Successful Orion test brings NASA closer to Moon, Mars missions

Successful Orion test brings NASA closer to Moon, Mars missions
Image by Aynur Zakirov from Pixabay

The US National Aeronautics and Space Administration (NASA) said on 2 July that it had carried out a successful test of the Orion spacecraft’s launch abort system, which it claimed can “outrun a speeding rocket and pull astronauts to safety during an emergency during launch”.

During the three minute test – called Ascent Abort-2 – a test version of the Orion crew module launched at 7 am EDT from Space Launch Complex 46 at Cape Canaveral Air Force Station in Florida on a modified Peacekeeper missile that was procured through the US Air Force and built by Northrop Grumman.

The test spacecraft travelled to an altitude of approximately six miles where it experienced “high stress aerodynamic conditions expected during ascent”, the agency said. The abort sequence was subsequently triggered and the abort motor fired within milliseconds to pull the crew module away from the rocket.

This intentionally caused its “attitude motor” to flip the capsule end-over-end to properly orient it and then jettison the fired motor, releasing the crew module for “splashdown” in the Atlantic Ocean”, testing the systems ability to correctly function under such conditions.

NASA said that a team is now collecting 12 data recorders that were ejected during the test capsule’s descent. The information from these recorders will “provide insight into the abort system’s performance”.

The abort structure is shaped like a tower and consists of two parts: the “fairing assembly”, a shell made from a lightweight, composite material to protect the capsule from heat, sound and air flow; and the launch abort tower. The system is built specifically for deep space missions and to ride on NASA’s Space Launch System (SLS) rocket.

NASA said it had accelerated the test schedule and lowered its costs by simplifying the test spacecraft, and eliminating parachutes and other related systems. It had already qualified the parachute system for crewed flights through a series of development and qualification tests completed at the end of 2018.

The agency called the test a “milestone” in the agency’s preparation for its series of “Artemis” missions to the Moon – named after the twin sister of Apollo and goddess of the Moon in Greek mythology – that are intended to lead to astronaut missions to Mars.

The Orion spacecraft is intended for Artemis 1, the first un-crewed mission with the SLS rocket – an integrated system traveling thousands of miles beyond the Moon. Artemis 2 will be the first mission with astronauts.

Technicians at NASA’s Kennedy Space Centre in Florida are preparing to attach the Orion crew and service modules ahead of testing at the agency’s Plum Brook Station in Sandusky, Ohio, later this year.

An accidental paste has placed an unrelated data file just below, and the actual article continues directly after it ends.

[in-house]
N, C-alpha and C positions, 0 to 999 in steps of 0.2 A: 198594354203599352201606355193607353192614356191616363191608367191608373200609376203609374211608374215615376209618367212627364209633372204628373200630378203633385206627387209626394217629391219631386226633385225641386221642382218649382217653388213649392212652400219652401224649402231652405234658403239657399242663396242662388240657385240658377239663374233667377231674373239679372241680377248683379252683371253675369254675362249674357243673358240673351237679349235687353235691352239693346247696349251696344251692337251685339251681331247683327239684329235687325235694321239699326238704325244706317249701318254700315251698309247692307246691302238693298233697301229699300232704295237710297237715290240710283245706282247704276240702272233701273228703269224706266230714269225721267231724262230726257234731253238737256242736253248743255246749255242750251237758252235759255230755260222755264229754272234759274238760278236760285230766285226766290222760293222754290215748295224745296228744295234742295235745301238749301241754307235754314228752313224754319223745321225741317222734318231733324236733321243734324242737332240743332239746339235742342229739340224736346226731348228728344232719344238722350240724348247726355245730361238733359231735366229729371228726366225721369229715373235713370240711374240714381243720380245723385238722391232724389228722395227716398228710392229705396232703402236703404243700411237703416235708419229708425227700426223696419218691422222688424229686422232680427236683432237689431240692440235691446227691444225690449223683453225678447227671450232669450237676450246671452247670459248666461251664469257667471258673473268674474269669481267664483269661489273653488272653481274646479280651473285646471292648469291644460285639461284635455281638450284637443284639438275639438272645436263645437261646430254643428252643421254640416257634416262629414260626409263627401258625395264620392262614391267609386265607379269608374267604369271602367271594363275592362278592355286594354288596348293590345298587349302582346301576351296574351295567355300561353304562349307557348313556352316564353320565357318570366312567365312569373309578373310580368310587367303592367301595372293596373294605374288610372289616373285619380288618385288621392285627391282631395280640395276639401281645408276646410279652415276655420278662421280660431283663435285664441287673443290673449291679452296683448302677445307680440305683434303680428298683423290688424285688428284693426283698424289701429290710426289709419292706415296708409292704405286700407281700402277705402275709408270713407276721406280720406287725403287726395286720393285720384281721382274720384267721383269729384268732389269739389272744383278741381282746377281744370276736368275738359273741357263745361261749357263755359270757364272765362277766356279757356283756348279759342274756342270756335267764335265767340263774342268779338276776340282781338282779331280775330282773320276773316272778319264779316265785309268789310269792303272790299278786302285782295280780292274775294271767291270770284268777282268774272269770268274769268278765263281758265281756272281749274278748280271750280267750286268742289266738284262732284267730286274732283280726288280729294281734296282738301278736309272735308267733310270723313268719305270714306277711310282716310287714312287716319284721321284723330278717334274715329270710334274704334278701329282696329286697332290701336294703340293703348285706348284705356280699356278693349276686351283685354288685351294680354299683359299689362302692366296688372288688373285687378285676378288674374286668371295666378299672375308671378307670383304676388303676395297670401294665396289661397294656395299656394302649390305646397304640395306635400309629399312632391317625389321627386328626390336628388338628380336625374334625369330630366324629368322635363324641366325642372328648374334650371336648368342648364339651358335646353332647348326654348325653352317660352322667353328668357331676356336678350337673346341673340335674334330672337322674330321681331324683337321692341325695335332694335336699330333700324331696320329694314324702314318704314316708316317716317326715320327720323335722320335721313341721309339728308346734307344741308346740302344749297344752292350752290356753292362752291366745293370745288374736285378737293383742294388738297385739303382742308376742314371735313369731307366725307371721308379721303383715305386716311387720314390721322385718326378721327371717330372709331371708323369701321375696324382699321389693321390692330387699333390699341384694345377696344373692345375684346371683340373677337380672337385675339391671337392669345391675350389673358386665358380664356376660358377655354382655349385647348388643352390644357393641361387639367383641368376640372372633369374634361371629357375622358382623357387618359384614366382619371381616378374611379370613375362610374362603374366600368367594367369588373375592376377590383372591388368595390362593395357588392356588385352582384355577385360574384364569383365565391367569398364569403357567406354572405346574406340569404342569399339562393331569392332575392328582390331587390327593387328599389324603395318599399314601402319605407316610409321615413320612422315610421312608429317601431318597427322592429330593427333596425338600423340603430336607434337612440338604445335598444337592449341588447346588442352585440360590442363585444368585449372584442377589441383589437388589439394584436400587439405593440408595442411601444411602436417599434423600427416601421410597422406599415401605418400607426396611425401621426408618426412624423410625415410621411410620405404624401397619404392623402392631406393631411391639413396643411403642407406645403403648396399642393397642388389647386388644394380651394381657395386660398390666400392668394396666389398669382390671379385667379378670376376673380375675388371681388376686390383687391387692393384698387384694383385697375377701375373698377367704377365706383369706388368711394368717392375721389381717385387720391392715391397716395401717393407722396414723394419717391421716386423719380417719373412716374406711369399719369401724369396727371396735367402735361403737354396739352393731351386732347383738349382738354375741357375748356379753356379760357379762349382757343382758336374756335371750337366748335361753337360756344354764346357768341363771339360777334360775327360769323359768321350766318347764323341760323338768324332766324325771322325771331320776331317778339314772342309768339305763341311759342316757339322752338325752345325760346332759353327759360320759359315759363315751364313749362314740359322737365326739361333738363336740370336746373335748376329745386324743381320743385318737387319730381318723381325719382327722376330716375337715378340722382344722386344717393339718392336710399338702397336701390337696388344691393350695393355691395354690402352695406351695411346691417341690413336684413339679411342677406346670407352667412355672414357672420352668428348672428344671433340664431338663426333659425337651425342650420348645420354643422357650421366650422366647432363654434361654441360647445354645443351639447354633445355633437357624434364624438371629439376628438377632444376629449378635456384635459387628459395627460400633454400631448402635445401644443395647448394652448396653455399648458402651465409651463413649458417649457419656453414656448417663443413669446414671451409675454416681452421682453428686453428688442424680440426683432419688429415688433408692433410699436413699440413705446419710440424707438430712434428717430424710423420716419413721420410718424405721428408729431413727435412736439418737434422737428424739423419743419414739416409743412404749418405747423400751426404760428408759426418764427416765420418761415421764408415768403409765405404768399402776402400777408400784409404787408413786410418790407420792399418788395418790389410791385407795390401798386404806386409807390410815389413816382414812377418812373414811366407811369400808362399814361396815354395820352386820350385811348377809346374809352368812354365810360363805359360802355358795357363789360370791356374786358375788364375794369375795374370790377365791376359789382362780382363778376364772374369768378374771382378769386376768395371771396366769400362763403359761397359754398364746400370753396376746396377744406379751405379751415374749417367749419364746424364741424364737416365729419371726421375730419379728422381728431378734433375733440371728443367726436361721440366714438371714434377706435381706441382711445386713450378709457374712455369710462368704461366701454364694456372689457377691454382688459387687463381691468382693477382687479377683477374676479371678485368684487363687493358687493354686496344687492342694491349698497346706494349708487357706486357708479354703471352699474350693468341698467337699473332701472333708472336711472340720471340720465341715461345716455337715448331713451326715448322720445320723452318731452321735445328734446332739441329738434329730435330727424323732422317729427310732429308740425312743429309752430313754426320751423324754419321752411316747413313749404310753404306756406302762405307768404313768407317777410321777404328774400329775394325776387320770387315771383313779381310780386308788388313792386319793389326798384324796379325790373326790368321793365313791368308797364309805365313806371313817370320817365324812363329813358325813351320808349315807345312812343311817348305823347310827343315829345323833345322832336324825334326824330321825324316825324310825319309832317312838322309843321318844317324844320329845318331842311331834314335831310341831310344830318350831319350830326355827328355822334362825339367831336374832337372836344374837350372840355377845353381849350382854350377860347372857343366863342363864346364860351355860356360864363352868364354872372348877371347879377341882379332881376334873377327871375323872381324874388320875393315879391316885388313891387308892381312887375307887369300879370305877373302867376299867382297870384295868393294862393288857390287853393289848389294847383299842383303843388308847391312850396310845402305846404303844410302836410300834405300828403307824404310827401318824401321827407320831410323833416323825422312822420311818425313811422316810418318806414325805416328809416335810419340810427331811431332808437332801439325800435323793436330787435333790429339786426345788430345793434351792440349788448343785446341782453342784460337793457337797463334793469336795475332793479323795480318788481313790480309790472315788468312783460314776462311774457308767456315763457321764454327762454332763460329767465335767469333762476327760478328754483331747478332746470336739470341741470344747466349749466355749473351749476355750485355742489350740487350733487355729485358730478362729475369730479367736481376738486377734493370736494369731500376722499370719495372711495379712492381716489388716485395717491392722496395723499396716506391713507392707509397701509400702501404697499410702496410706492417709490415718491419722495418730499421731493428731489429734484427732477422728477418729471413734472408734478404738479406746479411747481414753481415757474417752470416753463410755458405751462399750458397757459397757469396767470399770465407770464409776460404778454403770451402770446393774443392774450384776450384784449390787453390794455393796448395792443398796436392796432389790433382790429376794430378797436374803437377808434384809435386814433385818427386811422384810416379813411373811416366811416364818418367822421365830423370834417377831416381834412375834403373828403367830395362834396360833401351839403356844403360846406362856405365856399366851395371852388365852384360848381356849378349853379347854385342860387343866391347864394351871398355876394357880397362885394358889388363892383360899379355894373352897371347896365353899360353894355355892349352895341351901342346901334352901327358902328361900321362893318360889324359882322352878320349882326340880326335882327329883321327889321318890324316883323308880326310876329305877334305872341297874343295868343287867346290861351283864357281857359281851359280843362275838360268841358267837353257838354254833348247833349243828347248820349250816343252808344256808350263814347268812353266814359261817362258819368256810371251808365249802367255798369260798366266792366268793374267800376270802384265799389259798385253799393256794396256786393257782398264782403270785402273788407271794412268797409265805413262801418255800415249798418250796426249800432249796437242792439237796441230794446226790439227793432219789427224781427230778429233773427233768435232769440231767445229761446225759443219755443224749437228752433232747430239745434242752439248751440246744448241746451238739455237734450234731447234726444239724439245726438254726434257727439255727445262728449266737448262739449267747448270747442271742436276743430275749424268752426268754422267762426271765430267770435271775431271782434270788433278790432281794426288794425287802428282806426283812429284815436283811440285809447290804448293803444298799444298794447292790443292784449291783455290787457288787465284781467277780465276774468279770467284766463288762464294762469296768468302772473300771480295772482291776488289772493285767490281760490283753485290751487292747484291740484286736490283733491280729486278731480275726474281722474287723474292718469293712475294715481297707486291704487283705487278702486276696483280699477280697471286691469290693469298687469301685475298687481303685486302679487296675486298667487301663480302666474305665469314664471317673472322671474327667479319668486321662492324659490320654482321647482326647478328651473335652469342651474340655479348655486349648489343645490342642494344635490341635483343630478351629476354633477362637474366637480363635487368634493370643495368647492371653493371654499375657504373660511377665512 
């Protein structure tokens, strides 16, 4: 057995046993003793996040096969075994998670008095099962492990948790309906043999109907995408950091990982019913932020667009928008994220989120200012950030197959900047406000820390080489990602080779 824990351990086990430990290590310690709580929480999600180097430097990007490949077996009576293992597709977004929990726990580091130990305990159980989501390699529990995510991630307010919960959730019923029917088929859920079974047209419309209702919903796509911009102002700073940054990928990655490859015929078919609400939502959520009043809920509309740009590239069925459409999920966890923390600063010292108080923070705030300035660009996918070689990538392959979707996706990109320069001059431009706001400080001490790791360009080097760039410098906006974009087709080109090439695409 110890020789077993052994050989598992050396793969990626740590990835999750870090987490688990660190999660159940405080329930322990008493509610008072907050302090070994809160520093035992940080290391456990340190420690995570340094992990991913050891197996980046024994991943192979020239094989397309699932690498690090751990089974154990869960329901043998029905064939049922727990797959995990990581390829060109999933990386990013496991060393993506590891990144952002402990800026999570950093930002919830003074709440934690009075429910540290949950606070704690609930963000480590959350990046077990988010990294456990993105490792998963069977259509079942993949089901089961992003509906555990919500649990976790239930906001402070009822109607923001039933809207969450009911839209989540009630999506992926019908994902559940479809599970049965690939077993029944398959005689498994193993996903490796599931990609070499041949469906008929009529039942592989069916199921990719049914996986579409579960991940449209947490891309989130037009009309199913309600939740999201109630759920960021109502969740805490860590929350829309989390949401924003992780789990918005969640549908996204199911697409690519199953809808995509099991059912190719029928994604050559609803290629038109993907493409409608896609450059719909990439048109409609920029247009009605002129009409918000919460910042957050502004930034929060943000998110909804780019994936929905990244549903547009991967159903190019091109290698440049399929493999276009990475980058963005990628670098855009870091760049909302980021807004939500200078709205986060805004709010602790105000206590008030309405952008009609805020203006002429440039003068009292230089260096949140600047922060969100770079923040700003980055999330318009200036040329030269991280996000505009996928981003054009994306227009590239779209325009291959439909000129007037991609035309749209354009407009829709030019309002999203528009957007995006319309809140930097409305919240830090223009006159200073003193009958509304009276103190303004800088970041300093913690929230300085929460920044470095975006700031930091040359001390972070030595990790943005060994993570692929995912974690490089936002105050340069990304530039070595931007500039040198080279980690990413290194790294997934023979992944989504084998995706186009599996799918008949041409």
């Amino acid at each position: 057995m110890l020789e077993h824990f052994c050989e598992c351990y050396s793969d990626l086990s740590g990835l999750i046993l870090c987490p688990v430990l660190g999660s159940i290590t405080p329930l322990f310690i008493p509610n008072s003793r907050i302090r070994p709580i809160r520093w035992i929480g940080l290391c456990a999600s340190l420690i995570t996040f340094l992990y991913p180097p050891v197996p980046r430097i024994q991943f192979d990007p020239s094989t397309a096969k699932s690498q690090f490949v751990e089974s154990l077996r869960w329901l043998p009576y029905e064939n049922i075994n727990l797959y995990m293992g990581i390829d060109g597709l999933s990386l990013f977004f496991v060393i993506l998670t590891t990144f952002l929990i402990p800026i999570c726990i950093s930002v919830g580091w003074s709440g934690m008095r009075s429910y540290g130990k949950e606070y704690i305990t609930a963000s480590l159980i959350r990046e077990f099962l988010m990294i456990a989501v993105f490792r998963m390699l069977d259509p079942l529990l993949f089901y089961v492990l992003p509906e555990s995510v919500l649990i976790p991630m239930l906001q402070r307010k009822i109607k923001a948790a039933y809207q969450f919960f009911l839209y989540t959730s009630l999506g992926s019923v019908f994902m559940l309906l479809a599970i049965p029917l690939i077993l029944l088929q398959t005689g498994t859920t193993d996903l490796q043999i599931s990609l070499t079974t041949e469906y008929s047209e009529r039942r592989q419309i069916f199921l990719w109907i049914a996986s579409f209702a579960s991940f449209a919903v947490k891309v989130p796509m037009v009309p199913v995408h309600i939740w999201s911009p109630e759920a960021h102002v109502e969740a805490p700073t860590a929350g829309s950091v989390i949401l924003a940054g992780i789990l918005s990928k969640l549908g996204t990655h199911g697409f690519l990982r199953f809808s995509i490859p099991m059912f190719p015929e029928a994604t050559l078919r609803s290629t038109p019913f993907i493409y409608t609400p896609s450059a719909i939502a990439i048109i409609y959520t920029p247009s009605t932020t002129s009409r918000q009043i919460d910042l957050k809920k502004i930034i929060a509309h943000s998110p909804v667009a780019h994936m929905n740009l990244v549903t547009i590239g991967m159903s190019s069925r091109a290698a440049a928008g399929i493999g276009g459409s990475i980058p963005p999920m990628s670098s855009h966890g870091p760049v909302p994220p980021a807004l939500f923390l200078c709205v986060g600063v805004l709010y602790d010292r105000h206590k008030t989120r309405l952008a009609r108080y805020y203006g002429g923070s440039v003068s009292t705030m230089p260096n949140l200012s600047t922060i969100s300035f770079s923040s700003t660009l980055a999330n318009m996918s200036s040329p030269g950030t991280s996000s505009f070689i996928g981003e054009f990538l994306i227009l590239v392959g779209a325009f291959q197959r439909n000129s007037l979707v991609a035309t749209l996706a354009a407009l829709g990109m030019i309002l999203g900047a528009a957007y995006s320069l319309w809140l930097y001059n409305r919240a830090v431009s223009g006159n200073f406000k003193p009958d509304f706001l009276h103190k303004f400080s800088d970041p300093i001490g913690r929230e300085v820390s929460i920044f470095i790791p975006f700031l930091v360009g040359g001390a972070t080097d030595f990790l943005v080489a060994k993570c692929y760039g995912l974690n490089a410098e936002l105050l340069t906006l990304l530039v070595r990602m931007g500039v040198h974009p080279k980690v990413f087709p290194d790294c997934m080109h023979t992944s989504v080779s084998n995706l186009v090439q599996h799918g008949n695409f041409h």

According to NASA, the agency recently reached “major milestones” for the SLS rocket as their assembled four of the five parts that will make up the “massive core stage” that will launch Artemis 1 and delivered four engines to be integrated into the core stage, along with the engine section, this summer.

When completed, the entire core stage will be the largest rocket stage NASA has built since manufacturing the Saturn V stages for NASA’s Apollo lunar missions in the 1960s, the agency said. Alongside the SLS and Gateway, Orion is part of the “backbone” of NASA’s deep space exploration program,  that will land the first woman and next man on the Moon by 2024.

“We’re building the most powerful rocket in the world to send astronauts to the Moon in the Orion spacecraft for Artemis missions,” Bill Hill, deputy associate administrator for Exploration Systems Development at NASA Headquarters in Washington, said in a statement.

“With this exploration system designed to safely carry humans farther into space than ever before, we’ll also have an equally powerful launch abort system that will pull the crew away if there is a problem with the rocket during the early portion of ascent,” he added.

“Launching into space is one of the most difficult and dangerous parts of going to the Moon,” Mark Kirasich, Orion program manager at Johnson Space Centre in Houston, said.

“This test mimicked some of the most challenging conditions Orion will ever face should an emergency develop during the ascent phase of flight,” he added. “Today, the team demonstrated our abort capabilities under these demanding conditions and put us one huge step closer to the first Artemis flight carrying people to the Moon.”

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